One theory our guide did put forward was very romantic and inspirational and made us all think a bit. Newgrange is so constructed that on the morning of the winter solstice on 21 December the first rays of the rising sun enter and illuminate the inner chamber and remain for about 7 minutes. At the end, the passage widens into three openings in the form of a cross each containing a large stone basin in which it is understood that our ancestors used to place the ashes of the recently deceased. It is during these seven minutes once a year that the sun god in the form of the ray of light enters the chamber rather like a great hand and takes the souls of the departed to the afterlife. The later Egyptian Pharaohs were sun worshippers and it is known that Queen Scotia was an Egyptian princess who died in Ireland so… No, our guide warned us about getting too far-fetched. All that we do know is that many thousands of years ago our ancient ancestors knew secrets of architecture and astronomy that we might never relearn.
Bitten by the history bug we visited Knowth only a couple of miles from Newgrange on another day with Niamh Collins, a friend and great supporter of Aisling. It was her fist time there too and we were all quite staggered by the enormity of the burial mound and the carved kerb stones placed around the base. The main burial chamber at Knowth is under a hill the size and shape of a giant astrodome observatory. You can enter only a small part of the chamber but you can walk up the smooth sided hill built entirely by the hands of ancient Neolithic men and women and look out over the countryside which contains some 200 known burial sites. Many times over the last few years we have been to funerals of clients where we were the only people there or when no family members came or even knew of their relative passing away. It is sobering to think how our ancestors had such a reverence for every member of their community and what great importance they placed on their passage from life to death.
Continuing the learning experience we visited the National Museum in Dublin one day to view the ancient artefacts there including bodies found partially preserved in the peat bogs of the midlands, a huge dugout canoe made form a 40 foot tree trunk and glorious shimmering gold jewellery and ornaments. We went to Prosperous in Co. Kildare on Sunday to visit a friend of John Glynn’s who had invited us all to her house for tea. Everyone was a bit shy at first but after the match and the endless tea and food it was good to spend time with an ordinary Irish family enjoying the home comforts that most people take for granted.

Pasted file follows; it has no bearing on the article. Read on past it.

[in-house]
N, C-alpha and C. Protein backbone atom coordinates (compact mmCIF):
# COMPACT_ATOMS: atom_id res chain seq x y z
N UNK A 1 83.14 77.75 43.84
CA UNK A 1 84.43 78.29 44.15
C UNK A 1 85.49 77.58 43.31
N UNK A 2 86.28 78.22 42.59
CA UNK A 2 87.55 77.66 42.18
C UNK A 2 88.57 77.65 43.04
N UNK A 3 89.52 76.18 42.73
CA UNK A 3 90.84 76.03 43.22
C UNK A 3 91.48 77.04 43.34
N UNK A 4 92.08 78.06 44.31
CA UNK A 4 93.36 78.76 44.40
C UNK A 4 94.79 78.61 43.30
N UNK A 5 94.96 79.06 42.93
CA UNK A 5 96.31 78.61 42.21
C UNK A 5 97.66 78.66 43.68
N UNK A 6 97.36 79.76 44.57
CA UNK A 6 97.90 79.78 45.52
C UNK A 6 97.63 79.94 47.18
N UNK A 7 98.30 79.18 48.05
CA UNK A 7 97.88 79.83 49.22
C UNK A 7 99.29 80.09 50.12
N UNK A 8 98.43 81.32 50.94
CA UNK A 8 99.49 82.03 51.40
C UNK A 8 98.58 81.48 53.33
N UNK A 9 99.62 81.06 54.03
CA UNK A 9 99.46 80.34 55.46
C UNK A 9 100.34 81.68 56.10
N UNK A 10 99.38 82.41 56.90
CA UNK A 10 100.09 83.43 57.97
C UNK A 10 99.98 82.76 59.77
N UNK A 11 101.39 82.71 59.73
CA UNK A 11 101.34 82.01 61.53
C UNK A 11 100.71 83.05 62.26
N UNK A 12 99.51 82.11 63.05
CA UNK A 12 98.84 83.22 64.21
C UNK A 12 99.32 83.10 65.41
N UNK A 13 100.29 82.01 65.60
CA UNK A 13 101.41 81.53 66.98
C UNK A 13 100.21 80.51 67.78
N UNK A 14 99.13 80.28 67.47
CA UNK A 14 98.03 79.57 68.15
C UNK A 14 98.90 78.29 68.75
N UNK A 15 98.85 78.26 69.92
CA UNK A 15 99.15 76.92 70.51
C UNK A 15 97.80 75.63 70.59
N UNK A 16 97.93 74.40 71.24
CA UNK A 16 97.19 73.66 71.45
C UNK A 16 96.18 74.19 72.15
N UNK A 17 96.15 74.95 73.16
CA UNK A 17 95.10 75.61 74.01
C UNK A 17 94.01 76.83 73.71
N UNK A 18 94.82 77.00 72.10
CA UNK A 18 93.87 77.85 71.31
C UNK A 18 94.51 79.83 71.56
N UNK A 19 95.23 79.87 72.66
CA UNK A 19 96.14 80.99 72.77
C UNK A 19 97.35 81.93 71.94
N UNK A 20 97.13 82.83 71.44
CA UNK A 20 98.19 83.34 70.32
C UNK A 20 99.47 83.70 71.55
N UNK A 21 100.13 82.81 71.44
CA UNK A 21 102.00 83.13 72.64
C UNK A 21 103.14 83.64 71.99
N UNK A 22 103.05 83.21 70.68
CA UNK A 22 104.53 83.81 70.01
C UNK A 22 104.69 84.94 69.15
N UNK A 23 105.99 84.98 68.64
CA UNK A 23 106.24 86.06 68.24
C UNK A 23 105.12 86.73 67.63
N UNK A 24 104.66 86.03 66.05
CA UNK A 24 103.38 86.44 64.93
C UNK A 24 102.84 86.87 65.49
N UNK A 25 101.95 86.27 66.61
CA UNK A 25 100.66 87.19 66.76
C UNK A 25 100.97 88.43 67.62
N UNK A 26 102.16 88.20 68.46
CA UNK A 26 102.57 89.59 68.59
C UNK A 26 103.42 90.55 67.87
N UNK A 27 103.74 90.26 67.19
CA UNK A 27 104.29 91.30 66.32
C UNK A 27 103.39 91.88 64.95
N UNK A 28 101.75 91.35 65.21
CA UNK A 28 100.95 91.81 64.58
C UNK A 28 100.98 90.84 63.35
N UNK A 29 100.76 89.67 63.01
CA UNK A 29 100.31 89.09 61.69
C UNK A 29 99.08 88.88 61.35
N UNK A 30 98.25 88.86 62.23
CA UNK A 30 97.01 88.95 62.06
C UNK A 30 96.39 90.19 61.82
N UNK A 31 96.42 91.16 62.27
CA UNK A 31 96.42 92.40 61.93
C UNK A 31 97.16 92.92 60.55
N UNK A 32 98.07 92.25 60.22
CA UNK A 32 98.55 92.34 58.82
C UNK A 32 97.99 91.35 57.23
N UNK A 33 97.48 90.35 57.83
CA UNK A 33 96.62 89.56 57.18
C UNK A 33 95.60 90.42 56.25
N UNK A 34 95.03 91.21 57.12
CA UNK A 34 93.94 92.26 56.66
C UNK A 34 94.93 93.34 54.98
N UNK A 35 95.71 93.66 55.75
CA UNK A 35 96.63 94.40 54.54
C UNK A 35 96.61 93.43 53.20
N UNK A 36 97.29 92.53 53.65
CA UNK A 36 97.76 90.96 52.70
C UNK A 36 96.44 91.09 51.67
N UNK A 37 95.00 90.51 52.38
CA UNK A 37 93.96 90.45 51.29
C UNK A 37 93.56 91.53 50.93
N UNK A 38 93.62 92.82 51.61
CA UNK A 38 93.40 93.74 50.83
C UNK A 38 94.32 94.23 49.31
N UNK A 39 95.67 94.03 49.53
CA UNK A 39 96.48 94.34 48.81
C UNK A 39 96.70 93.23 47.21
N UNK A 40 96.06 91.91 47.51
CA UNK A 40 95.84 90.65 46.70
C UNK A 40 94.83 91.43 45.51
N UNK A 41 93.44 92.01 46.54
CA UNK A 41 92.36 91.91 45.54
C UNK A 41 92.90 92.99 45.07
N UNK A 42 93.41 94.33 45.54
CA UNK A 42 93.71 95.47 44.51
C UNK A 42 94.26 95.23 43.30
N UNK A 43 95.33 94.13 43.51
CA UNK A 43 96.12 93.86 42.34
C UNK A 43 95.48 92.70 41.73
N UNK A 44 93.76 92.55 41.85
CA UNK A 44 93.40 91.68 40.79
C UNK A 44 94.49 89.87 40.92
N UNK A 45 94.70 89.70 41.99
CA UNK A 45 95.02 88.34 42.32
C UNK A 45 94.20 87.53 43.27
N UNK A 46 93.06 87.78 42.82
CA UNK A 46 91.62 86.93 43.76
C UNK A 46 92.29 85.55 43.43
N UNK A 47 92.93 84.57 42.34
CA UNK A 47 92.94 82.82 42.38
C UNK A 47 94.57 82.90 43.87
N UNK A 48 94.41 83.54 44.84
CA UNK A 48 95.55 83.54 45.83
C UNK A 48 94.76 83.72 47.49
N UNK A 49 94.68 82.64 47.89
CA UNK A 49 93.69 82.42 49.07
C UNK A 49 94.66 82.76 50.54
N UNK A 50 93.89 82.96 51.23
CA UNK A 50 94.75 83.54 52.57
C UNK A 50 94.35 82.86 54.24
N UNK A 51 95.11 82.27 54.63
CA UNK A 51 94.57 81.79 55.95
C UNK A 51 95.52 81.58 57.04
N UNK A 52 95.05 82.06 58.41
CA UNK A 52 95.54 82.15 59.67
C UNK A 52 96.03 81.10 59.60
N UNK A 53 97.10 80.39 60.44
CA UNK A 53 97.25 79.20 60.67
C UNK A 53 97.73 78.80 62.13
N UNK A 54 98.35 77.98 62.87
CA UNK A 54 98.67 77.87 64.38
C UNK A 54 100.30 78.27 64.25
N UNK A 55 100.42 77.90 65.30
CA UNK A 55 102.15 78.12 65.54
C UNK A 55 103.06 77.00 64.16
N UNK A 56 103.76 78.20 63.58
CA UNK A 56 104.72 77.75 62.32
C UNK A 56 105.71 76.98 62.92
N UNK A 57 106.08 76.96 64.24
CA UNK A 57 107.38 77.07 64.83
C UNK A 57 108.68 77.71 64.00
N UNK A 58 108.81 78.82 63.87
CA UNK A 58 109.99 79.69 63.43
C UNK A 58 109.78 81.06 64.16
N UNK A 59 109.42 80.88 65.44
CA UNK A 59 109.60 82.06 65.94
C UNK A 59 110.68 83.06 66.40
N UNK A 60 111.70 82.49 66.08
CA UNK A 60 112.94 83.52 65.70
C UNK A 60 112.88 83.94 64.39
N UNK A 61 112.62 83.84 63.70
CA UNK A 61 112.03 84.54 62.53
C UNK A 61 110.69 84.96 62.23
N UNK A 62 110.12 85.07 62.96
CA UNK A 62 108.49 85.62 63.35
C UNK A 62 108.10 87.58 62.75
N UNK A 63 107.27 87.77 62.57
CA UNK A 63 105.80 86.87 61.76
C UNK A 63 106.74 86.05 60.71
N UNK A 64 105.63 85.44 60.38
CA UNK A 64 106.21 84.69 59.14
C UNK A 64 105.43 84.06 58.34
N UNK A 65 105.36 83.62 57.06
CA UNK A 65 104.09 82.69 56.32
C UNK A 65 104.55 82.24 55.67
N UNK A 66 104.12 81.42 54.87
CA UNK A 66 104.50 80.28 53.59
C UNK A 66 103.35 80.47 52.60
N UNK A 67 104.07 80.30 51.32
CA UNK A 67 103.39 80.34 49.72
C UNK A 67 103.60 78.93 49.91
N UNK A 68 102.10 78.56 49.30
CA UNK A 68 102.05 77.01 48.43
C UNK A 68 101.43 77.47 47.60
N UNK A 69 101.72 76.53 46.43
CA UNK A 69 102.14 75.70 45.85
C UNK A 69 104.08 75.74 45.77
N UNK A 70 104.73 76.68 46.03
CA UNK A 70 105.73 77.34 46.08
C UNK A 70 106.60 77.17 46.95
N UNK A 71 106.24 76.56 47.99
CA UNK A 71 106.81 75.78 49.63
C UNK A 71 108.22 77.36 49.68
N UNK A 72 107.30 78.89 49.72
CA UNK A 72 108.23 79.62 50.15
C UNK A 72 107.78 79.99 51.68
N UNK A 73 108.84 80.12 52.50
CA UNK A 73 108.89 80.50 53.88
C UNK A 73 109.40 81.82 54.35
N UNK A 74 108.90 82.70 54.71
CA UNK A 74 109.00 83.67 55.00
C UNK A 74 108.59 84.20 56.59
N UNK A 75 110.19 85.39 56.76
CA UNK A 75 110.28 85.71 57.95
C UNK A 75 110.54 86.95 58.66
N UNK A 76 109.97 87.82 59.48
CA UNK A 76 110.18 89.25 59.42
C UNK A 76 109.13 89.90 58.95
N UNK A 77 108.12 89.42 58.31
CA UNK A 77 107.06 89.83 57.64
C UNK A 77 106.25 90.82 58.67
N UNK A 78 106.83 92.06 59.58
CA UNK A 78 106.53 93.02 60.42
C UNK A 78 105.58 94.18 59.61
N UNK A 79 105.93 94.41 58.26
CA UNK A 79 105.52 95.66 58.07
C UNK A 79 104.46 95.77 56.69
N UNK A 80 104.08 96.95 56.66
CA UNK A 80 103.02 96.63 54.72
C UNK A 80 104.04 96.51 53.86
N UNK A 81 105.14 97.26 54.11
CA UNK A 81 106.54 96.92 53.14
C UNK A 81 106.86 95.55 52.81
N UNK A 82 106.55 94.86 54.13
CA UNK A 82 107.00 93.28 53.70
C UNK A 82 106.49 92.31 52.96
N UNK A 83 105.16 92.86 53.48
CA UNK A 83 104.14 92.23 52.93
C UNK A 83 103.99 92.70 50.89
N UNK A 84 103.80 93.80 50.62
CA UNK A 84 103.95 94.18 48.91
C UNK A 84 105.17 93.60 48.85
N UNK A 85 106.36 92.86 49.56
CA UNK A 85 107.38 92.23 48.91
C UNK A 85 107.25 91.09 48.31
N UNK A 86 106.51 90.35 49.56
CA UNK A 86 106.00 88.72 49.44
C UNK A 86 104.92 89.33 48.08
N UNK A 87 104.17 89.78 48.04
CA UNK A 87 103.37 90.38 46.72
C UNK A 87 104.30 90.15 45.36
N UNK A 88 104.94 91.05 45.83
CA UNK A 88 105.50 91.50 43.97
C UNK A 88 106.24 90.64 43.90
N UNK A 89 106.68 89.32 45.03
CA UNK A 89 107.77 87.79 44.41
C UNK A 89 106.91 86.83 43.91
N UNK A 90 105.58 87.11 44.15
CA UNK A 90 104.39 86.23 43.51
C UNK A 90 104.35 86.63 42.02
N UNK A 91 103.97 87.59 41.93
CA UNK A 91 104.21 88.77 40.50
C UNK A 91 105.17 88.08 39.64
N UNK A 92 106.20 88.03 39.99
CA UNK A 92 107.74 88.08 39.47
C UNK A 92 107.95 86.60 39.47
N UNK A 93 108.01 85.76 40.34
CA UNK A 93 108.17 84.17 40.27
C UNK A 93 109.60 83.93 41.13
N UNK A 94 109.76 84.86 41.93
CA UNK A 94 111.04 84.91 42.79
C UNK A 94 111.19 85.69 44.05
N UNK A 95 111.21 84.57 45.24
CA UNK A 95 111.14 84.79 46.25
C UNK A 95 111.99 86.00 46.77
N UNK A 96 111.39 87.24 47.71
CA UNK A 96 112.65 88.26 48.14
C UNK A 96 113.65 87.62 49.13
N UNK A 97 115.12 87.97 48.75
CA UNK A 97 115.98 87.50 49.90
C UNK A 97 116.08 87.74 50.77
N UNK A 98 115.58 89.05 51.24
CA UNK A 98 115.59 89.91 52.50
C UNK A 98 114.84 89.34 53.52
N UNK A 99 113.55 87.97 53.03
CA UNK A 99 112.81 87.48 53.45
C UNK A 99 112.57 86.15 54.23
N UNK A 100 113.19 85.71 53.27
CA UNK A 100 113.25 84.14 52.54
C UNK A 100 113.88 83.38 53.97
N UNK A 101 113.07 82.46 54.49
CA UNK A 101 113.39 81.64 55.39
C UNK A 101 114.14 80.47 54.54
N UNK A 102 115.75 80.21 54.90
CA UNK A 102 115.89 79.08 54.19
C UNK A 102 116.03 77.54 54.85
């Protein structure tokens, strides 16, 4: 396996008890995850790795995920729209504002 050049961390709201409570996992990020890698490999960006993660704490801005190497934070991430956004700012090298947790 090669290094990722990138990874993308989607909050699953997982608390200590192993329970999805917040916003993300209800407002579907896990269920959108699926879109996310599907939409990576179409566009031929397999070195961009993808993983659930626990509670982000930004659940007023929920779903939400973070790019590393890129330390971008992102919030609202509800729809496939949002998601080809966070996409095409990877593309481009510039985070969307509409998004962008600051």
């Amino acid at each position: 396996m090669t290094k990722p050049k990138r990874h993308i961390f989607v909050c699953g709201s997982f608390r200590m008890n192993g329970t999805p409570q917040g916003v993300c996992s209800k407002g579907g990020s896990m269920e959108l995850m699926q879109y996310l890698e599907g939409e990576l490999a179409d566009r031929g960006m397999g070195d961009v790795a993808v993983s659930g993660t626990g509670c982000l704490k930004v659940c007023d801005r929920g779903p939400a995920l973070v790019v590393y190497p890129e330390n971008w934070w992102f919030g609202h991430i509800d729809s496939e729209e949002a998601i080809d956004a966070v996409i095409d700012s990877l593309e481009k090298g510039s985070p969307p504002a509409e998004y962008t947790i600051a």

The visit coincided with the All-Ireland football final between Mayo and Donegal, an unusual pairing, the two counties never having met at a final before. Both teams came into the championship as underdogs but beat the favourites Dublin and Kerry easily in the semi-finals. John’s sister Barbara was visiting too so there was a large Mayo contingent roaring the team on, to no avail as it happened and Donegal held on to a narrow victory. We ate more cake and apple pies than were good for us but we had a great visit and drove back to Swords fatter and defeated but content.
Peter eventually remembered his brothers’ address and he decided to visit him one day. With a set of new clothes from Dunnes stores and showered and shaved Peter was looking his best. In the deepest South of the city in one of the poshest Dublin suburbs we found the house just where it should be. By now Peter was having second thoughts and was saying in the seat behind me. ‘I’m not bothered about seeing him at all. We may as well just go…’ After a while he decided that he might as well go and knock on the door after making the effort to get this far and he crossed the road with Charlie linking his arm encouragingly. It was the middle of the afternoon and the house seemed very still and quiet although there was a car in the drive. Waiting across the road we could see Charlie press the bell with no response. It looked like she wanted Peter to go around the back in case they were out of range of the bell but Peter was pulling away now back towards the van. It was plain he did care very much and it was a bit overwhelming. Maybe he would try again another time although probably not on this trip.